As my opening paragraph intimates, one additional thematic contribution of this volume is its recognition, across the essays, of the difficulties in establishing such a “global” history. This is especially true with its refreshingly frank take on the problems with previous grandiose, Western, and largely Eurocentric ways of writing global history. In this vein, chapters 2, 4, and 8, by Washbrook, Schaub, and Pomeranz, are admirable contributions, focusing on the problems with fissures and divergences and the drawbacks to even promising methods or approaches to the global.
Although not explicitly stated, the volume as a whole is keenly aware of the normative drawbacks to the preceding ways of doing history and characterizing history. For instance, how can one do comparison--seemingly in an attempt to, as Parthasarathi, who is a supporter of the method, asserts, “identify and interpret mutual influences” in arguing for a “global history” (p. 74)--without at the same time reifying the differences (and thus incompatibilities) between the regions or units being compared? Further, as past practices of comparison suggest, cannot these comparisons reinforce a “Eurocentrism” that prides itself as the model, the default, of historical development as a marker or “yardstick” of comparison? Contributors confront such thorny issues, with Jan De Vries unapologetically asserting that a global history that does “not challenge Eurocentric historical narratives” essentially does “nothing” (p. 42). In this vein, some of the most creative devices in Writing the History of the Global are those acknowledging this difficult balance. Schaub’s chapter provides a way to confront the asymmetry of contacts between regions being “compared,” and Sugihara’s chapter inverts the “yardstick” by using an East Asian perspective to assess the “European miracle” of growth that plots “Europe, not the rest of the world, [as] that which diverged from the general trend of ‘smithian growth’” (pp. 132-134). A more strident defense of the method of comparison comes through in Parthasarathi’s piece, which places the problems with it not on the method per se but the “historical determinism” that usually accompanies comparison, one that uses the “European path of development” as the “norm” (pp. 75-76)--as exemplified by such works as Max Weber’s The Protestant Ethic and the Spirit of Capitalism (1930) and Eric Jones’s The European Miracle (1981), to name just two.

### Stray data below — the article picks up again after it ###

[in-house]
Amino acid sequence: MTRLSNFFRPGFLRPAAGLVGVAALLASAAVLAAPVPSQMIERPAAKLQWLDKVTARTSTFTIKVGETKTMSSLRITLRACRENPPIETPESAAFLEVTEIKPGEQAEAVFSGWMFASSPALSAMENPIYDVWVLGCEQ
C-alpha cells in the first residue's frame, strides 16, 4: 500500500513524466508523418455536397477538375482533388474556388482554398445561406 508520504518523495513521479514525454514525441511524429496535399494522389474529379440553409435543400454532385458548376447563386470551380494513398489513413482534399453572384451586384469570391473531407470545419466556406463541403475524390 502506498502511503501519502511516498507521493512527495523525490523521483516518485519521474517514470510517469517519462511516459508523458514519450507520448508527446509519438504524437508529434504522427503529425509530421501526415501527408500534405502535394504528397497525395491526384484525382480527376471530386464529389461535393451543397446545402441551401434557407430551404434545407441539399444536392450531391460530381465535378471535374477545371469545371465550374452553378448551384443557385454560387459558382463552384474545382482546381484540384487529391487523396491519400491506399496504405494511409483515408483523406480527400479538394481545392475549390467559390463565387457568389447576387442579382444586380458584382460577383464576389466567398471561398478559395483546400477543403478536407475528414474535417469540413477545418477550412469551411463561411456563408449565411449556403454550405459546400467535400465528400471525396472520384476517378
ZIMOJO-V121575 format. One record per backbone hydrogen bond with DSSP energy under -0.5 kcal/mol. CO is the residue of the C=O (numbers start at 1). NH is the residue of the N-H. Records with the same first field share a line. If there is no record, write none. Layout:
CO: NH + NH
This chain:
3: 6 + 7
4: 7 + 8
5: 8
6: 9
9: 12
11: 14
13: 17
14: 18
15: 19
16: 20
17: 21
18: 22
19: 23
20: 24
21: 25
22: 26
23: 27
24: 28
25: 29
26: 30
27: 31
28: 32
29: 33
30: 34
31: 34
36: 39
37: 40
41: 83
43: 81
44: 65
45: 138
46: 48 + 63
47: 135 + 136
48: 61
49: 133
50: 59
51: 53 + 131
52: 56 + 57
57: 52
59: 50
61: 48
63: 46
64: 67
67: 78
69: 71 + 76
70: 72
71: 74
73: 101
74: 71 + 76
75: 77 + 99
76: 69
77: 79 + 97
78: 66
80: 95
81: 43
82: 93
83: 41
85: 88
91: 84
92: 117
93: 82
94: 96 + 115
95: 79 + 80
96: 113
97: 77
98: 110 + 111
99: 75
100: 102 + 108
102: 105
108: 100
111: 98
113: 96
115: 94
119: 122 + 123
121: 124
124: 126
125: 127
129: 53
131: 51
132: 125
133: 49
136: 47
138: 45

There are, however, some shortcomings of the book for those approaching it, as I did, from the field of international relations. With the recognition that this volume is a collection of mainly historians and written within the debates over a global history that resonate among historians, the volume still presumes a lot from the audience. Tensions and discussions that have played a large role in the writing of global history, such as the “divergence” debates, play from an outsider’s vantage point a somewhat oversized role in the volume. Further, the voice of contributors seems to be fairly collectively contained, speaking to the topics that seem to have animated the conference which served as a springboard for the volume, but rarely seeking to expand the audience past those conversations. For instance, Schaub invokes an otherwise well-known “moment” of pessimistic-optimistic prophesizing by referring to the essays produced at the end of the Cold War by Samuel Huntington and Francis Fukuyama. But in doing so, Schaub asks the reader to “consider the general consensus among European historians against” these two “popular essays from the USA,” without giving us a hint as to what, precisely, that general consensus is or was (p. 62). Clunas’s fascinating chapter is nevertheless riddled with references to key moments or arguments found in the field of art history, such as the letters of Bernard Berenson, a “dominant figure in the connoisseurship of Italian Renaissance art” (p. 168), but the relevance on global history is not immediately, or even secondarily, apparent. This is all reinforced with the rather provincial concluding section, which brings together contributors to issue some thoughts on the preceding essays, a format that likely makes sense in a conference setting but one that has less effect in an edited volume. In short, even though some of those essays (such as Sufumi So and Billy Kee-Long So’s contribution on the identification of a “global identity”) are incredibly provocative and fascinating, they leave the reader with little more than an impressionistic sense of “where” to go from here in “doing” a history of the global, and largely without any direction outside of the discipline of (and subdisciplines within) history.